News Roundup

I am saddened to share news of the tragic shooting that took place on the UNC’s campus Monday, which led to the death of Professor Zijie Yan. Reports of shots fired led to an hours-long lockdown on the campus and public schools nearby. UNC graduate student Tailei Qi, who was a member of Yan’s research group, has been charged with first-degree murder and carrying a gun on an educational campus in connection with the shooting.

Thank you to all who have reached out to us here at the School of Government.

Keep reading for more criminal law news.

Tensions run high during Tennessee special legislative session. In March, a deadly school shooting claimed the lives of three children and three staff members at The Covenant School in Nashville, Tennessee. In response, Governor Bill Lee called a special legislative session for lawmakers to consider a “red flag” law and other public safety measures. According to this story, the session ended on Tuesday “with no progress on gun safety laws, capped by a brief scuffle between opposing lawmakers.” Republicans, who hold a supermajority in the state legislature, remain steadfast in their refusal to pass any laws they deem as threats to citizens’ constitutional right to own guns.

Speaking of constitutional rights, U.S. District Court Judge Michael McShane announced an order this week that would help protect defendants’ Sixth Amendment rights. Oregon Public Broadcasting reports that under the order, anyone held in jail in Washington County, Oregon without a court-appointed attorney will be released within 10 days after their initial court appearance. The order affects 36 inmates who were in custody without counsel at the time of the announcement and will apply to “any future defendants similarly situated.”

Changes to prisoner transport policy. US News and other outlets have reported that the Marion County sheriff in Indianapolis announced changes to a prisoner transport policy Wednesday following the killing of a sheriff’s deputy during an escape attempt. The deputy was alone in transporting a murder suspect when the inmate used the chain of his handcuffs to choke the officer while being returned to jail after a hospital visit. Changes to the prisoner transport policy will include requiring two deputies for off-site medical transports, reevaluating the off-site transports to see if they can be completed on-site, and requiring murder suspects to wear red clothing as a reminder of their potential danger.

Alabama seeking to become the first state to execute a prisoner using nitrogen. US News reports that Alabama’s proposed execution method includes fitting a mask over the inmate’s face and replacing their breathing air with nitrogen until their heart stops. Nitrogen hypoxia has been authorized as an execution method in Alabama, Oklahoma and Mississippi, but no state has used the method to carry out a death sentence. If Alabama carries out an execution by nitrogen, it will be the first new execution method since lethal injection was introduced in the 1970s.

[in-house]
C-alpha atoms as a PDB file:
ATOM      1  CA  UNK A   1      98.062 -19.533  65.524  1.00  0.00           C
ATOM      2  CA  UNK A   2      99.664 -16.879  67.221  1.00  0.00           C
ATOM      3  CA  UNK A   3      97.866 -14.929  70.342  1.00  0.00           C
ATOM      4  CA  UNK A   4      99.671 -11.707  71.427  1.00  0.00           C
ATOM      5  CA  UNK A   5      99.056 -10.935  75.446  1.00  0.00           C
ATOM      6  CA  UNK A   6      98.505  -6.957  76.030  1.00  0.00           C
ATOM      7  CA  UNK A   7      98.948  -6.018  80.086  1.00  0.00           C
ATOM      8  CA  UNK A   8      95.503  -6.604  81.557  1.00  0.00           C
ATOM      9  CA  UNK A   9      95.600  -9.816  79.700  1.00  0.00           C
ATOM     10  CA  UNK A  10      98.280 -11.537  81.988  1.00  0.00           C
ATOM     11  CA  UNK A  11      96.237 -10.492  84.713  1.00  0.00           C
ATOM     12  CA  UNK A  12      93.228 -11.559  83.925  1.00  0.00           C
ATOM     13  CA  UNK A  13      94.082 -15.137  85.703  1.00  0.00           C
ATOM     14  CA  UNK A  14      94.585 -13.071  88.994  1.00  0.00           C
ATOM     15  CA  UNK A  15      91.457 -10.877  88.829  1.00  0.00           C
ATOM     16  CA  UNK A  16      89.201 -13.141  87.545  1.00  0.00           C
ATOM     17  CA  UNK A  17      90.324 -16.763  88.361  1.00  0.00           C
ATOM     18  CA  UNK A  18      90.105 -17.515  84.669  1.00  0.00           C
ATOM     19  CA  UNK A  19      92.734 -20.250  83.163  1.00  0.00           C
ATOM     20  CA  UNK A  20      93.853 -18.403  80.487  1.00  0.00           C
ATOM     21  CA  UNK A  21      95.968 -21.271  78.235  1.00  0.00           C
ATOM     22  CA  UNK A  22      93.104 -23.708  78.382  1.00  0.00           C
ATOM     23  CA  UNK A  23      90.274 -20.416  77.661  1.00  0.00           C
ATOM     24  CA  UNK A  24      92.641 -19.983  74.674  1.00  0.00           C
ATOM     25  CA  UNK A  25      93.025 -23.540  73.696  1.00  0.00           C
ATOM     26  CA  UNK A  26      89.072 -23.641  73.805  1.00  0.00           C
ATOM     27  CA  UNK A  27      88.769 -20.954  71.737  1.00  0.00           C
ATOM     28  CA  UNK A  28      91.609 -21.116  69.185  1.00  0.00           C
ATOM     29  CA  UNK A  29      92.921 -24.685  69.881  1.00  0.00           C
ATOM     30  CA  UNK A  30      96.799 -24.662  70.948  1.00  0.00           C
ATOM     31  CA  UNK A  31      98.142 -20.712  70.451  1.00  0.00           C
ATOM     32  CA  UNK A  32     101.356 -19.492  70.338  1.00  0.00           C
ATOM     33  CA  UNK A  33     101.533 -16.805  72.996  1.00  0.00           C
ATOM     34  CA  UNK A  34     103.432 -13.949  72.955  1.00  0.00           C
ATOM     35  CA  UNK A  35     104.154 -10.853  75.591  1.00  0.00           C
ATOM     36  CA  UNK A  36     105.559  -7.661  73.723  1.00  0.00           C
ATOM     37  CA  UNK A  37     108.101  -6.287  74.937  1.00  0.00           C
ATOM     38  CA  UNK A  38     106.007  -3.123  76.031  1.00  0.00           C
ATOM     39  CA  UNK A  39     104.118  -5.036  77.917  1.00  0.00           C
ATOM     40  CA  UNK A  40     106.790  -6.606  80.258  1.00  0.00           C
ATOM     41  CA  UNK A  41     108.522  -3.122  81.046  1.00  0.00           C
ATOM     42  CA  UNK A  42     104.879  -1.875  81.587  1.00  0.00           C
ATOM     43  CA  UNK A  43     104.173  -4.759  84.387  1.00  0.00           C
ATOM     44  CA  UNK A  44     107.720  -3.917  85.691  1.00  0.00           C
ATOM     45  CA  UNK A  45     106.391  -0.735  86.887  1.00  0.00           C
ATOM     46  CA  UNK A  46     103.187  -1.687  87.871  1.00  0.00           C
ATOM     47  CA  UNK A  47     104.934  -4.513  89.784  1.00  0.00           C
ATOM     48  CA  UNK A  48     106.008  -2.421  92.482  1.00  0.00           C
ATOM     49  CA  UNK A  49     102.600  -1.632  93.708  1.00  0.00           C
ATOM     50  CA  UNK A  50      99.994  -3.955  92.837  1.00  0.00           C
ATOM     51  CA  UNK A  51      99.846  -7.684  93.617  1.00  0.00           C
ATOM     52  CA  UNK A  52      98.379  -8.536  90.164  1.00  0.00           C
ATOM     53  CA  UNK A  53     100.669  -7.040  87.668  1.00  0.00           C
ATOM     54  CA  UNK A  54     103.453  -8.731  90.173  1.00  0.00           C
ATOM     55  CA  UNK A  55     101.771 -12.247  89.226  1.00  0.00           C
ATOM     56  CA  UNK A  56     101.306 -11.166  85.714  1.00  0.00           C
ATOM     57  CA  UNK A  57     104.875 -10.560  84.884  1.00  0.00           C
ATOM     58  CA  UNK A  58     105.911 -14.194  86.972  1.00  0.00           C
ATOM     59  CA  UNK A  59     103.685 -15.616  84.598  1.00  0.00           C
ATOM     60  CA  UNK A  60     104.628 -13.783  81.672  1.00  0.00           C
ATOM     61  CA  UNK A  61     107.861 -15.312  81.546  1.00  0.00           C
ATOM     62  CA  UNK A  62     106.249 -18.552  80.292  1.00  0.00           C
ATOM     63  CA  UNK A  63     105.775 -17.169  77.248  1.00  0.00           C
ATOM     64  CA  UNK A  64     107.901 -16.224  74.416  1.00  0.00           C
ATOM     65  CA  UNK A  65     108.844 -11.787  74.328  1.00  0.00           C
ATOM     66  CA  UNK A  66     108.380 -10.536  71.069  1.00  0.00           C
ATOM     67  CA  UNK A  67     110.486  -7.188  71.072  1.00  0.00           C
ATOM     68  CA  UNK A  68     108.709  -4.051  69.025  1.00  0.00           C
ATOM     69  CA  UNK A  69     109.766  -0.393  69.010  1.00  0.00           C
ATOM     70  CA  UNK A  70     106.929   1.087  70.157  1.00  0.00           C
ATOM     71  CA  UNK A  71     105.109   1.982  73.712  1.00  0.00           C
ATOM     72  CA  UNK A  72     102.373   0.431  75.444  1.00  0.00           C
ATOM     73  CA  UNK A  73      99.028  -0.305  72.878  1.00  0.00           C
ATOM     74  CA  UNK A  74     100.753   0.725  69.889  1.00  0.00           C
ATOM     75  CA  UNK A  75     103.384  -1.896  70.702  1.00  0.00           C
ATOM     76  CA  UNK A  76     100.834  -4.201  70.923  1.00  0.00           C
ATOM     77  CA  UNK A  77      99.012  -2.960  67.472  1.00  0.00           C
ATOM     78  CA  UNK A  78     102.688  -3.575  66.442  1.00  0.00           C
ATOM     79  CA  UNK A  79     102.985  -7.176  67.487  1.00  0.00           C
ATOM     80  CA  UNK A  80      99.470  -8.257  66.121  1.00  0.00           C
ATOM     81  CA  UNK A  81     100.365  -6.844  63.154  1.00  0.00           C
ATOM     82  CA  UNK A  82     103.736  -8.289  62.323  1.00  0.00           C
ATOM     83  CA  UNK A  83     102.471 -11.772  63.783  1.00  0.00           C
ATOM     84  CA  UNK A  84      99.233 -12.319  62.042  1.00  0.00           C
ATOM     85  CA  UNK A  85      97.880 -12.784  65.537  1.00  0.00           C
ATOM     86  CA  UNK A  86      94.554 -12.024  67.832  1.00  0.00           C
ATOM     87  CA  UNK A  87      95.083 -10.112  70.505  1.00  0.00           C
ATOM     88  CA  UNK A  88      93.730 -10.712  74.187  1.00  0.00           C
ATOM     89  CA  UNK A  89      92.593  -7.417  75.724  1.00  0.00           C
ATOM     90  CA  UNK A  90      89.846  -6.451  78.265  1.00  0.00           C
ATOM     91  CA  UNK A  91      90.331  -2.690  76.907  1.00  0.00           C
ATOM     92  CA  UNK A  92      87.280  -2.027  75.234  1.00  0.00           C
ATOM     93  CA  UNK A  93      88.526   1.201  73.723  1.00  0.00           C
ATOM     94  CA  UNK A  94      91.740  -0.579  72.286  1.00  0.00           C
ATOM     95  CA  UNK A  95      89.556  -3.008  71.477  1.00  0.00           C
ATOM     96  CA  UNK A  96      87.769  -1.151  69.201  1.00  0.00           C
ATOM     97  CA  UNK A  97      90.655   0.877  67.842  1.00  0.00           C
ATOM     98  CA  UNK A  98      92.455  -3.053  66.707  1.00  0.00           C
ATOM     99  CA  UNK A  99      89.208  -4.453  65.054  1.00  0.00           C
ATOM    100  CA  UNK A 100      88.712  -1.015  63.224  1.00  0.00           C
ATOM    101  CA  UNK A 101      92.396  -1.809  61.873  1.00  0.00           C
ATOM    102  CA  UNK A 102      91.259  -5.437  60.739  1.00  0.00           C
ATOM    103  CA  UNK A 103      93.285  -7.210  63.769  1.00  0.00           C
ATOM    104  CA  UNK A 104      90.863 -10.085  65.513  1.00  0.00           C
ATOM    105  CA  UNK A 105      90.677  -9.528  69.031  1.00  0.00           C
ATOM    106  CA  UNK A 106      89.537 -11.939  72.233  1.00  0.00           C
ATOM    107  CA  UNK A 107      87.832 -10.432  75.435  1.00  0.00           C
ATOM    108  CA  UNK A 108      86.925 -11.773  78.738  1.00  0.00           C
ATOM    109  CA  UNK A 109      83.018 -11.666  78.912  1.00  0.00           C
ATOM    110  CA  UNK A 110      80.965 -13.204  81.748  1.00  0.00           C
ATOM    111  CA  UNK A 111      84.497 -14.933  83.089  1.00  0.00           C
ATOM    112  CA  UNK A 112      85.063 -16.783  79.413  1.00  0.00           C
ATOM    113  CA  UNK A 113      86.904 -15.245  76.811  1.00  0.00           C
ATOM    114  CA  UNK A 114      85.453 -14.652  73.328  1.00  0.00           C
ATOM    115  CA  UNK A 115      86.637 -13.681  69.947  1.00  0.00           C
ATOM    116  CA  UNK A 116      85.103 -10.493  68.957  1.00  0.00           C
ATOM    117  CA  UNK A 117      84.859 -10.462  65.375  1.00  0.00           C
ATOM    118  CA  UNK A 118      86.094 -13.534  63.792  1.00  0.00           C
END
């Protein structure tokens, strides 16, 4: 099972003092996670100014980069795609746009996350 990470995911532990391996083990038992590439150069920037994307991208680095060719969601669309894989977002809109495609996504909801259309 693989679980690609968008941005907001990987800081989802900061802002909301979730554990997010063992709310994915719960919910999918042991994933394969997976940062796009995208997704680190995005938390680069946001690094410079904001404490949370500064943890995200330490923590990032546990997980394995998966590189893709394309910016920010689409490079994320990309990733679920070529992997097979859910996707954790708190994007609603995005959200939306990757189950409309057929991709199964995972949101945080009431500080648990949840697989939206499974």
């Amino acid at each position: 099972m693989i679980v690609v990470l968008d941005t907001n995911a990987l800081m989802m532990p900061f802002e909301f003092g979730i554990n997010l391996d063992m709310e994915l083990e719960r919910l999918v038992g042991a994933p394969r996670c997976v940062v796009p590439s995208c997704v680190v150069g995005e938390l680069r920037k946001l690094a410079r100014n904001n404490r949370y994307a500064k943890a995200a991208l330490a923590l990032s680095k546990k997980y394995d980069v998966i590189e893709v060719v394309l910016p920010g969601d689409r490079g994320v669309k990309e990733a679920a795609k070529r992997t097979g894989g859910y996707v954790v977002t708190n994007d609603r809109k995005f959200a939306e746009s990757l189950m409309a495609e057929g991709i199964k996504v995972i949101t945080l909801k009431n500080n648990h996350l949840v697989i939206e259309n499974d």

More consequences for Murdaugh. Former attorney Alex Murdaugh is serving a life sentence without parole for killing his wife and younger son. Murdaugh has recently lost his phone privileges, his prison tablet computer, and his ability to buy items in the prison canteen after his lawyer recorded him reading his journal entries on a call for a documentary about his case. South Carolina Corrections Department policy prohibits inmates from talking to the media without permission because the agency “believes that victims of crime should not have to see or hear the person who victimized them or their family member on the news.” Murdaugh will have to get permission from prison officials to get another tablet, to use for activities like making monitored phone calls or watching approved entertainment.

I’ve always dreamed of finding a bag of money on the ground, as I’m sure others have. Unfortunately, this dream turned into a nightmare for Robert Withington when he was arrested months after finding a bag full of $5,000 in cash in a parking lot. Connecticut police say that the bag was clearly marked with a bank’s insignia and was found outside the same bank. The bag contained cash from the town’s tax department, and there were “numerous documents” inside identifying the rightful owner of the cash. The money went missing on May 30 after an employee in the Trumbull Tax Collector’s office inadvertently dropped it on the ground outside of the bank. Withington, who picked it up, asserts he didn’t steal the money and didn’t notice anything inside the bag indicating who the owner was. He was charged last Friday with third-degree larceny, a felony punishable by up to five years in prison and up to $5,000 in fines.